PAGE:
- An Extrapolative Model of House Price Dynamics, Edward L. Glaeser & Charles Nathanson, HKS Working Paper No. RWP15-012.
- Old Suburbs Meets New Urbanism, Nicole Stelle Garnett, Notre Dame Legal Studies Paper No. 1512.
- Credit Scoring and Loan Default, Rajdeep Sengupta & Geetesh Bhardwaj, International Review of Finance Vol. 15, Issue 2, pg. 139-167, 2015. (Paid access).
- Product Market Effects of Real Estate Collateral, Azizjon Alimov.
- Reforming REIT Taxation (Or Not), Bradley T. Borden, Houston Law Review, Vol. 52, 2015, Forthcoming; Brooklyn Law School, Legal Studies Paper No. 416.
- Age, Demographics, and the Demand for Housing, Revisited, Richard K. Green & Hyojung Lee, June 4, 2015.
The Citizens Housing Planning Council has released a cool interactive map of NYC, Making Neighborhoods. It “follows change across the city by putting people at the center of analysis. Our work measures and visualizes the movements of groups of New Yorkers who share demographic characteristics.”
The press release continues,
The project uses cluster analysis methodology–common in economic or marketing studies–to form 14 distinct groups, or “population clusters,” and follow their locations in 2000 and 2010. By comparing the two years, we can see which population types grew in number or geographic size, or moved into new areas; if their numbers declined or they retreated from their neighborhoods and were replaced by others; or if groups remained relatively unchanged in a decade. By following groups of people with shared characteristics, we see a different portrait of a changing city. It is one that New Yorkers will recognize, as it reflects the neighborhoods they make for themselves.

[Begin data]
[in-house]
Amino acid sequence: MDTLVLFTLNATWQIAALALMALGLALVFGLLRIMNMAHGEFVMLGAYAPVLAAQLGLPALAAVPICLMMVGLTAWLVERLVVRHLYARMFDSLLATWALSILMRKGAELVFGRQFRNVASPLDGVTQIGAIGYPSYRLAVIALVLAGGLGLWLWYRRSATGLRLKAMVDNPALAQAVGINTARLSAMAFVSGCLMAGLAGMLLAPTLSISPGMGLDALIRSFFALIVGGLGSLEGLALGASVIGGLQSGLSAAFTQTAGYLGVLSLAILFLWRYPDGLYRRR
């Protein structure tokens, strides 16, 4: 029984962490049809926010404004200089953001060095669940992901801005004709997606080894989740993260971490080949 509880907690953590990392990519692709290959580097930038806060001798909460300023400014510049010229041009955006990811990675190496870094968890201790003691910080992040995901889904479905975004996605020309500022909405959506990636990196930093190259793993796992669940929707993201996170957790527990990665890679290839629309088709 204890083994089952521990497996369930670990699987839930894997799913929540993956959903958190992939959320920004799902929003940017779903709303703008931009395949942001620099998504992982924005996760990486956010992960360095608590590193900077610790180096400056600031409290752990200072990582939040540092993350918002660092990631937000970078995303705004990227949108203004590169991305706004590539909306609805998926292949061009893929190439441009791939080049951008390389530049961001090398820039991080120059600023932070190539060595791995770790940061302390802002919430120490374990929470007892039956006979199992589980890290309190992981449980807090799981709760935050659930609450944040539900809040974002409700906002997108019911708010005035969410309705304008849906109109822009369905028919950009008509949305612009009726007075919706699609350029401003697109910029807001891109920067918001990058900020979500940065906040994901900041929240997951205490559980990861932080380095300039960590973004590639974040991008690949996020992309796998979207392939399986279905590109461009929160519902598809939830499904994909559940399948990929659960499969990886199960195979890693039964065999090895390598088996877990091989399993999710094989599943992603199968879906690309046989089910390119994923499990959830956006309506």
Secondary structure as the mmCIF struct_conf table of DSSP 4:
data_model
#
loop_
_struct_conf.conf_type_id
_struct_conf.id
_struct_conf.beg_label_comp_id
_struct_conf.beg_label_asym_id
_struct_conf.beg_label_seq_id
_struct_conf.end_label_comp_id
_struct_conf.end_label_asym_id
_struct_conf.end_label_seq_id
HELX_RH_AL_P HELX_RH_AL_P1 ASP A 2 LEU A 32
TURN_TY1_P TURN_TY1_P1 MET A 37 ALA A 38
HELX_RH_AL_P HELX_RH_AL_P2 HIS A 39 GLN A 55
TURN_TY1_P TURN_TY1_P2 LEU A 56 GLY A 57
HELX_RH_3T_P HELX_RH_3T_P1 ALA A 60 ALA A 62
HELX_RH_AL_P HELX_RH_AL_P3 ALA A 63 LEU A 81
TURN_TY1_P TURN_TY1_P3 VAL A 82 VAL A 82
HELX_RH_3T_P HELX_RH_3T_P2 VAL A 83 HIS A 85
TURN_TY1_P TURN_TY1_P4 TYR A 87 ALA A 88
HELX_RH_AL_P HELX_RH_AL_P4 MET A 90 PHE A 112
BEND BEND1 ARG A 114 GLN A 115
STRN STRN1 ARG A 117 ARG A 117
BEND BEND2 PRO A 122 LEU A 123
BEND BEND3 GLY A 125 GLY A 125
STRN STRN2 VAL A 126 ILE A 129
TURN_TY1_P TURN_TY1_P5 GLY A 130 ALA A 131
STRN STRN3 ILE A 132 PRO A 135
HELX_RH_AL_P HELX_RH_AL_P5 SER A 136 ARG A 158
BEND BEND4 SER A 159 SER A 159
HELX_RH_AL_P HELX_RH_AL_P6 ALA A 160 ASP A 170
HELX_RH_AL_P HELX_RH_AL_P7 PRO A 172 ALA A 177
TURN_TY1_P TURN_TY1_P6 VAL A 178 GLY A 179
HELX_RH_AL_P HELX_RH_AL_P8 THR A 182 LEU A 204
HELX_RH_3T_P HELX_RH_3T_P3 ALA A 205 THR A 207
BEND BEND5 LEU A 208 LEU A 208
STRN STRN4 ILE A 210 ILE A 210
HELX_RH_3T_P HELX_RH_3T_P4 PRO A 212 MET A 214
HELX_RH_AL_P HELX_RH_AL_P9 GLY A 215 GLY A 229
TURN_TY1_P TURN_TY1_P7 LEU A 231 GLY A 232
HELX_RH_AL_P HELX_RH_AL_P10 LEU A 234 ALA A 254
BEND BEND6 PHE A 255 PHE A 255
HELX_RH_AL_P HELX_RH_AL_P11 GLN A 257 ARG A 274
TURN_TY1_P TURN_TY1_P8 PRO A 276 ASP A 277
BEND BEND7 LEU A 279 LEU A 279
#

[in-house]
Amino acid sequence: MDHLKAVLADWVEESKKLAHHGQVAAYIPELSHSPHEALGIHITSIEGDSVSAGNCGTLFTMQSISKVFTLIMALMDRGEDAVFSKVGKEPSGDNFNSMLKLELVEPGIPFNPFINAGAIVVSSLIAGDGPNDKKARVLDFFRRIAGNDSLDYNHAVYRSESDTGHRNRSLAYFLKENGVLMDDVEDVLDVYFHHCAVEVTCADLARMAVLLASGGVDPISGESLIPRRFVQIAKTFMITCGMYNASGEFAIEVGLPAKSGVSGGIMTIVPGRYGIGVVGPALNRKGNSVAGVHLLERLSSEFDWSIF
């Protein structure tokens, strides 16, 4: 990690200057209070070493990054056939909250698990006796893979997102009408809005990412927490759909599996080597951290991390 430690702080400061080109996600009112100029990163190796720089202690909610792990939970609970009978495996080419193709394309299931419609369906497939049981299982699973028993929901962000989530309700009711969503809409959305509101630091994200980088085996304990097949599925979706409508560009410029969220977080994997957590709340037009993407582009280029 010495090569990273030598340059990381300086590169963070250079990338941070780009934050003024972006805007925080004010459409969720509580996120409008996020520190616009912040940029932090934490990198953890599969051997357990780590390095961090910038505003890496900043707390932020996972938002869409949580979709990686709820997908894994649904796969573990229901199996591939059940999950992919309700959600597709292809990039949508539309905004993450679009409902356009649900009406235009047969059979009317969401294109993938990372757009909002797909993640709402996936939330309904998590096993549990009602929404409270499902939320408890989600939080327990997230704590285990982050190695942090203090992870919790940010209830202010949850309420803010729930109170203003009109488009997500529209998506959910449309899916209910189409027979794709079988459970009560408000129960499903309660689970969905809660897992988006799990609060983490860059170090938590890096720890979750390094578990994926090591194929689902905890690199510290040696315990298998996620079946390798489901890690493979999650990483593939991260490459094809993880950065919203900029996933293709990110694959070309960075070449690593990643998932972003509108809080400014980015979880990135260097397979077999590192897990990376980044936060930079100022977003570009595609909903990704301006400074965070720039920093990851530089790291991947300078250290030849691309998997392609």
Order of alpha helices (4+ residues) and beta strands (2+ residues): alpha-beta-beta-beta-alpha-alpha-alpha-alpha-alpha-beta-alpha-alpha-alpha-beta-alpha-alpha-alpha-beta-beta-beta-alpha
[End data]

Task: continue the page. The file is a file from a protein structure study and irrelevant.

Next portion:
Making Neighborhoods stands out among neighborhood-level research being done today in two ways. First, it ignores government-drawn boundary lines like community districts and sub-borough areas, which often obscure important patterns that cross these borders. Second, it captures intersectional change: rather than measuring individual changes in income, race, education type, and so on, this study shows changes in all of those dimensions.
Our work on this project includes three main outputs. First, a full academic paper details the research methods, the cluster traits, their changes over the study period, and policy implications. We also created a report that summarizes and draws out the highlights of the full-length paper. Finally, we created–with help from Van Dam, Inc.–interactive maps that communicate this fairly complex study in a stunning visualization.
In addition to distilling five overarching trends from the population cluster changes, CHPC and lead researcher Raisa Bahchieva performed an analysis of housing distress citywide. By measuring and locating the filing of lis pendens notices and housing code violations, we are able to see which population clusters are experiencing mortgage foreclosure or poor housing, respectively.
This is another cool mapping tool that helps to make sense of NYC’s complex geographic, political and social environment.
The Bipartisan Policy Center has an interesting “infographic.” I found the demographic information to be of particular note. The Center says that Baby Boomers, Echo Boomers, Former Homeowners and Recent Immigrants will be driving demand.